In the early 1970s the greatest, often record-setting price increases were noted. Momentum remained high through the entire 70s and right on into the early 80s. True, there was a leveling off and a readjustment in the deep recession in the early 80s but prices (except in a few isolated instances) never slid backwards at any time and demand never slackened; overpriced mediocre merchandise merely stagnated much as it always had.
Both demand and prices had increased almost on the same scale as the runaway inflationary trend common throughout most of the world in the late 70s. When inflation eased so too did the general price rise. The demand factor continued to reign supreme.
Reviewing the “Introductions” of the preceding eight editions of this Guide offers a credible means to get a handle on what has taken place in this hobby in the past 30 years; a practical and reasonably accurate barometer. The general trend certainly affects ever-increasing values and also recognizes the added emphasis focused upon detail and manufacturing minutiae which continue to dominate many areas of specialty collecting.
Those same preceding years have seen greater significance, justly deserved, accorded to antique arms directly associated with specific eras and events in American history and the individuals that may have personally owned and carried them.
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An interesting and influencing factor in changing the American antique arms market had been the entrance into the picture of the European buyer. Until the late 1960s, the European antique arms market, especially as it existed for the sale of American arms, played no role of any consequence. In fact, up to the 1960s Americans had been able to purchase large quantities of antique arms in Europe (both American made pieces as well as European arms) for import and sale throughout the United States.
In the late 1960s this trend was completely reversed. Rising European affluence and a great influx of new collectors there caused rather meteoric rises in prices for arms in Europe, making it practically impossible for an American to purchase over there and import. European buyers (dealers and collectors) came to American shores to gather up great quantities of their own arms as well as American manufactured pieces to export for sale in their own countries.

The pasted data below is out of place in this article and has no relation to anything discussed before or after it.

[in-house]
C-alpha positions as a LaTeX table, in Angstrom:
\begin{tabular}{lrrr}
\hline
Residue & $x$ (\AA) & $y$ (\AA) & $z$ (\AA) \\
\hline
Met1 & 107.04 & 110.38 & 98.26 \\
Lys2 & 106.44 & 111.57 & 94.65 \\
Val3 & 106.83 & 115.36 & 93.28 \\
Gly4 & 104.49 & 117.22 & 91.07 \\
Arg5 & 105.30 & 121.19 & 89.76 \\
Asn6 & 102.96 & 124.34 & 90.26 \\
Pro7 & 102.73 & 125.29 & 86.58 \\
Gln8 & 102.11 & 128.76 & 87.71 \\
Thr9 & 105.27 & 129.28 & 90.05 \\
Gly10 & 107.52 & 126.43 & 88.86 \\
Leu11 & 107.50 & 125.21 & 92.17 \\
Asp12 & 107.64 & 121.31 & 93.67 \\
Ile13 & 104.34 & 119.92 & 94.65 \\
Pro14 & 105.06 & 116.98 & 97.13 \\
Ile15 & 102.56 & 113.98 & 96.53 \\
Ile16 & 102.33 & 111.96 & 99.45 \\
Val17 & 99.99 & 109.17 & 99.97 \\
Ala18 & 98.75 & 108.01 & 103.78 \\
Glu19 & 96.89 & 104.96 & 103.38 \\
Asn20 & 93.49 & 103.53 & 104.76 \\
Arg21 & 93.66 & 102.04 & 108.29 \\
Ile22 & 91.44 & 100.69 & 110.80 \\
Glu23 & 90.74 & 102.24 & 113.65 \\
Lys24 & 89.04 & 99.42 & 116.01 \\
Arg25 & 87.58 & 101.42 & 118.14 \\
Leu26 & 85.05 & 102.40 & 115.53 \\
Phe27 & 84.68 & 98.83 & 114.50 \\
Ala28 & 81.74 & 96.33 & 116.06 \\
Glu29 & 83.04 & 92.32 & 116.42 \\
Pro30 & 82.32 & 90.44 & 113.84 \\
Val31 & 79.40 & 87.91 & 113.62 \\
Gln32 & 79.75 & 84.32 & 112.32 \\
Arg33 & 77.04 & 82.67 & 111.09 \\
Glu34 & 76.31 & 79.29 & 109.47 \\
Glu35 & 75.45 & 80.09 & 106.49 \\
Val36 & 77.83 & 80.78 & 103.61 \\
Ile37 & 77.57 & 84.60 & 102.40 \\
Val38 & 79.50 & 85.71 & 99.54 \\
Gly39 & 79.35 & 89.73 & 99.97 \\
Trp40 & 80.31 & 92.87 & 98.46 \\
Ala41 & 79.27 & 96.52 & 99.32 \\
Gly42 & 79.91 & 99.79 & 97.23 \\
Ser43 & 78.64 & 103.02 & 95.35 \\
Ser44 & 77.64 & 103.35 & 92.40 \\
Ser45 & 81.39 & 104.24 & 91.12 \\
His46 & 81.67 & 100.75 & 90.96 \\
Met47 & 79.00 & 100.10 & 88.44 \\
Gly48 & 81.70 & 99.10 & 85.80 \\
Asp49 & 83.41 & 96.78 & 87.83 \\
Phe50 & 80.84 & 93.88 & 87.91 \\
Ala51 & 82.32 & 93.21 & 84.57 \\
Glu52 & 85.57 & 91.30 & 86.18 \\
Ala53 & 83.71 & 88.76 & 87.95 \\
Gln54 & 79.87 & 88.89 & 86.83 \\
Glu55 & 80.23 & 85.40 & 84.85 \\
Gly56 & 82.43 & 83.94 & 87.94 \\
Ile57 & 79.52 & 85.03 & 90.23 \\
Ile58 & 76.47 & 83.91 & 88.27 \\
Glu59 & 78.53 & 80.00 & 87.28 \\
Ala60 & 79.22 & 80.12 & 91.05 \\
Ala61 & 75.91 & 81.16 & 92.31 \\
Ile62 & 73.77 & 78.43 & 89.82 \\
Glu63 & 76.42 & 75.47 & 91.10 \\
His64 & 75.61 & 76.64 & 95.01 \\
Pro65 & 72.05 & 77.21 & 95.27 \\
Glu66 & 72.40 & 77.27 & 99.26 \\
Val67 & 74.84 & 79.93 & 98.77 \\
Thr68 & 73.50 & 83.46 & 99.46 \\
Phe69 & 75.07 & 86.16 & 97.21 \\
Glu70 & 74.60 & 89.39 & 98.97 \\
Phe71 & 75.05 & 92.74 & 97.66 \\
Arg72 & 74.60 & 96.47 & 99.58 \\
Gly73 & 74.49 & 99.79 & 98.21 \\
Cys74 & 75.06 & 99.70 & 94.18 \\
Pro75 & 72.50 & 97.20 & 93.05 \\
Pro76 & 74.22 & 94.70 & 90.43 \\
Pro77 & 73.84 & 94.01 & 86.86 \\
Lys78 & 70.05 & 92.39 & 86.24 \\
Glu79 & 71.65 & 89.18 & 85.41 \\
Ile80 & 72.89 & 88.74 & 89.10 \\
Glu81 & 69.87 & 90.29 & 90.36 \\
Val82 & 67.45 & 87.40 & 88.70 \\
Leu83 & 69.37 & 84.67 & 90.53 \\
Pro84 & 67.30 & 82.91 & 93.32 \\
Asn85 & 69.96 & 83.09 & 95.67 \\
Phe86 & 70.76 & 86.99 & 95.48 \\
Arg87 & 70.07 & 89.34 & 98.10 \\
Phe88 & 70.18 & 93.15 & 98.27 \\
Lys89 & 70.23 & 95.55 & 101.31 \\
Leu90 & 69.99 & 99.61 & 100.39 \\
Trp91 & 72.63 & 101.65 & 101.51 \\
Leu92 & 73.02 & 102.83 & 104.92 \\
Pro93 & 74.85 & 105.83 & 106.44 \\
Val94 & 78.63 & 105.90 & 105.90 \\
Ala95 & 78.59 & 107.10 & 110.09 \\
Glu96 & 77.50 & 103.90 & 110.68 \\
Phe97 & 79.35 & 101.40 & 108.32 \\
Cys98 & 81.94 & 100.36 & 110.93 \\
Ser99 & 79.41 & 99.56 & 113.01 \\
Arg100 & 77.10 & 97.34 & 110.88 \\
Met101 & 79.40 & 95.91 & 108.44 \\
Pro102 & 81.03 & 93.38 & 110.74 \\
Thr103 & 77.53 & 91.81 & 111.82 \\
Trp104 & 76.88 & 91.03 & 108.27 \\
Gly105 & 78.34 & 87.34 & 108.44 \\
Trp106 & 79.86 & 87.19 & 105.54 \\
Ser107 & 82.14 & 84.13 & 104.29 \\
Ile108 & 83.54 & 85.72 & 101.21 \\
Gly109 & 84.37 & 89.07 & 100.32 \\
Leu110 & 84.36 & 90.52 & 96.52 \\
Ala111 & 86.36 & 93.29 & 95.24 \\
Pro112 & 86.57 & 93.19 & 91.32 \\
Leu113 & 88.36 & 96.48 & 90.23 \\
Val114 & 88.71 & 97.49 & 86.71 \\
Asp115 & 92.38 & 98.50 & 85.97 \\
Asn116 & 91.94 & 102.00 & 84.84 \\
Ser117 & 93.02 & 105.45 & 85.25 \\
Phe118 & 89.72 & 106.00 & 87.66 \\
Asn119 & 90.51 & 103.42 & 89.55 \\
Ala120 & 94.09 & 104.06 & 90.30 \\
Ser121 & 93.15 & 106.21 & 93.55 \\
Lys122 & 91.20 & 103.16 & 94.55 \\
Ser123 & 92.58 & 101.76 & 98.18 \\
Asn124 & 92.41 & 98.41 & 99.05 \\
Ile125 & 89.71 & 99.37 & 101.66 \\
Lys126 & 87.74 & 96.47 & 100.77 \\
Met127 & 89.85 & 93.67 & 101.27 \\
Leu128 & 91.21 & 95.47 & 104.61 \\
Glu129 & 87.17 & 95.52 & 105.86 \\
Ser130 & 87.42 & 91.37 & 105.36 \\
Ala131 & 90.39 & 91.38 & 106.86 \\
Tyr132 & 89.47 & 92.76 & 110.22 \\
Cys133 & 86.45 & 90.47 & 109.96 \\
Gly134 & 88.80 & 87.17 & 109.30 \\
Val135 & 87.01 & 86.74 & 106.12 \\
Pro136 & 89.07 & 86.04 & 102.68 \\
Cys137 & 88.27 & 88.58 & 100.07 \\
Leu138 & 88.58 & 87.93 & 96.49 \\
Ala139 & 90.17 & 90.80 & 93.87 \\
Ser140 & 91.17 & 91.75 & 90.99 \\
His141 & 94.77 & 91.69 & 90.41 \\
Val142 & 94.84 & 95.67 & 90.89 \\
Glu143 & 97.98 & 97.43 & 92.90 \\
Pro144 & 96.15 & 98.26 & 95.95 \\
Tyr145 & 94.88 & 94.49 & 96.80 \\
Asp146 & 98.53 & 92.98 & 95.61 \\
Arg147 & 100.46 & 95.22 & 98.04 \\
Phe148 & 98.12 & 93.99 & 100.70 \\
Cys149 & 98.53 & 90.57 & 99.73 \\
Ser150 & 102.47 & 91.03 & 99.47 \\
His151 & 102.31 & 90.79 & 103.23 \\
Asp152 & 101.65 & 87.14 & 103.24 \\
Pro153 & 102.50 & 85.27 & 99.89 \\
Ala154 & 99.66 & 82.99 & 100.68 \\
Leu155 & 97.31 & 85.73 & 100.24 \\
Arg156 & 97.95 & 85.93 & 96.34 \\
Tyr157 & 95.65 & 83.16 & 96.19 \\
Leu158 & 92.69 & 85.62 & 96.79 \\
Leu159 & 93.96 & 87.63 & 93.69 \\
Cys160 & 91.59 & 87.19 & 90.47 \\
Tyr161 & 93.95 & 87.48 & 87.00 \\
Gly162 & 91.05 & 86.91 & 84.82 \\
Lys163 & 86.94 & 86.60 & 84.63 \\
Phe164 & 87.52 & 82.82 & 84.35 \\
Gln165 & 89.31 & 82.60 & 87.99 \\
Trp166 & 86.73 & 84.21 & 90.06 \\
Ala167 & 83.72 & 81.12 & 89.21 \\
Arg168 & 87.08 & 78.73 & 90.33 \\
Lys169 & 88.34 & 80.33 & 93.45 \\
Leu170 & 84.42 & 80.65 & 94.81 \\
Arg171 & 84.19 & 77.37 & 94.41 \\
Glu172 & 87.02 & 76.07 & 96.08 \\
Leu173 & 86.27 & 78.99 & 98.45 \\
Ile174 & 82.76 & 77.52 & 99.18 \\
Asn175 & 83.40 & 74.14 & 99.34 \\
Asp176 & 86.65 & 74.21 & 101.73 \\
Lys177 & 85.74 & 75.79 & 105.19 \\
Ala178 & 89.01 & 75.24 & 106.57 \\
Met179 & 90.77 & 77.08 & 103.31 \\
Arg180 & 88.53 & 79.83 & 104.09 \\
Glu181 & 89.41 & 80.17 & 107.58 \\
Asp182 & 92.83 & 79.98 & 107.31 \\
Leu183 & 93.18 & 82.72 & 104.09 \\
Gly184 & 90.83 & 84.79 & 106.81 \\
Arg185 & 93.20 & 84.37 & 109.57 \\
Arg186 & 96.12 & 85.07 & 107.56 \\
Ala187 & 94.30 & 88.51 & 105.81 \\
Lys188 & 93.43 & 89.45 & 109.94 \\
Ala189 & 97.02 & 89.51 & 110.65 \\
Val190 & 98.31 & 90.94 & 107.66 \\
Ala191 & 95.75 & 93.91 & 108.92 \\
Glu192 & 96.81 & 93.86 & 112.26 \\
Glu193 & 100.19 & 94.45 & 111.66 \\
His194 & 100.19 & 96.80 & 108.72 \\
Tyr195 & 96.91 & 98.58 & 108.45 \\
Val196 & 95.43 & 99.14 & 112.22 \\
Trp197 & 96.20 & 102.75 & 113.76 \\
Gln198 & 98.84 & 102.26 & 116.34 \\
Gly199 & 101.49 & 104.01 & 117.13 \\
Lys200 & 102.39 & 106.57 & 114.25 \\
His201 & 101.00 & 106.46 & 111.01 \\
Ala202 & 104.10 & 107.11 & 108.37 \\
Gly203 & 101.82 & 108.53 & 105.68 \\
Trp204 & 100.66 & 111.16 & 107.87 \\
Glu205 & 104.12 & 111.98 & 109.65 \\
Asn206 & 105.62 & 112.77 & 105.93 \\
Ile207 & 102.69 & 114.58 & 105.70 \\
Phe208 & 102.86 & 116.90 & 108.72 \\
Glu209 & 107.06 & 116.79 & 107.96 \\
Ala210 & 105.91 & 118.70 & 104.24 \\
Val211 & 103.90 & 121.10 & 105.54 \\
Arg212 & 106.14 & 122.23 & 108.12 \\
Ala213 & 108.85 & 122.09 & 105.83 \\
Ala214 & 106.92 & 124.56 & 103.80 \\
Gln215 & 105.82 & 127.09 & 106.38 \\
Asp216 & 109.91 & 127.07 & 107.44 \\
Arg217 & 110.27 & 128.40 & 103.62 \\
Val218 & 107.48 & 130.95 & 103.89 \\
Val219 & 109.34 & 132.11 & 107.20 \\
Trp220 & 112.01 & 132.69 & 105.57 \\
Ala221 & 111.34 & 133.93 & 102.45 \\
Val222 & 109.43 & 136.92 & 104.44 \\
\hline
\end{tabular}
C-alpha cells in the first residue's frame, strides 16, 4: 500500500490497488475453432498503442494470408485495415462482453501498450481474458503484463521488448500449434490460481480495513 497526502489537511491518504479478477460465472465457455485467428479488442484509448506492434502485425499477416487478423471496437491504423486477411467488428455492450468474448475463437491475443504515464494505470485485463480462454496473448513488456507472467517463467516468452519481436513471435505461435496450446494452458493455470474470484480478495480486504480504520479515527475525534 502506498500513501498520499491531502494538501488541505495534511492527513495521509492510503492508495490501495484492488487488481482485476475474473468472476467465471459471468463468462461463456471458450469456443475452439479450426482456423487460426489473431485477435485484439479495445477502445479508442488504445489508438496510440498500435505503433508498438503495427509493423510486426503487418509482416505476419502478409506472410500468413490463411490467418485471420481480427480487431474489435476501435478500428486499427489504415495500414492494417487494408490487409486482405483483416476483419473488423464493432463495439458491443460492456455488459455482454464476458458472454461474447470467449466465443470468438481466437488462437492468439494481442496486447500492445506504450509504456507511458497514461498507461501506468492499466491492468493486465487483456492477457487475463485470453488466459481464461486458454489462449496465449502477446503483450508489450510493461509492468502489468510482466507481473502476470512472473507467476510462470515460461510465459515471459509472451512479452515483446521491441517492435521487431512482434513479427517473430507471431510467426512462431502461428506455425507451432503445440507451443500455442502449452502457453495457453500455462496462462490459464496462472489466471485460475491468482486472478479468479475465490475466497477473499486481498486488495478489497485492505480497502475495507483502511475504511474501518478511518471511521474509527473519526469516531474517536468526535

This situation was quite volatile and very much subject to the economy of the several countries involved as well as their currency restrictions (often subject to
The European factor caused considerable change in the American market beginning in the early 1970s and was especially noticeable in affecting prices of American made guns of the Civil War and Indian War eras, mainly pieces in poor and mediocre condition. Quite a few Europeans have a great fascination with those periods of American history, and a heavy demand was created for weapons of those eras, partly influenced by a proliferation of television and movie Westerns.
However, the European collector is generally not as discriminating a buyer condition-wise as is his American counterpart. Hence, the demand was much greater for lower quality pieces, and prices for those arms shot up disproportionately. Demand and sale of American arms oscillates in direct ratio to the fluctuations of the economies (and money restrictions imposed) of individual European countries.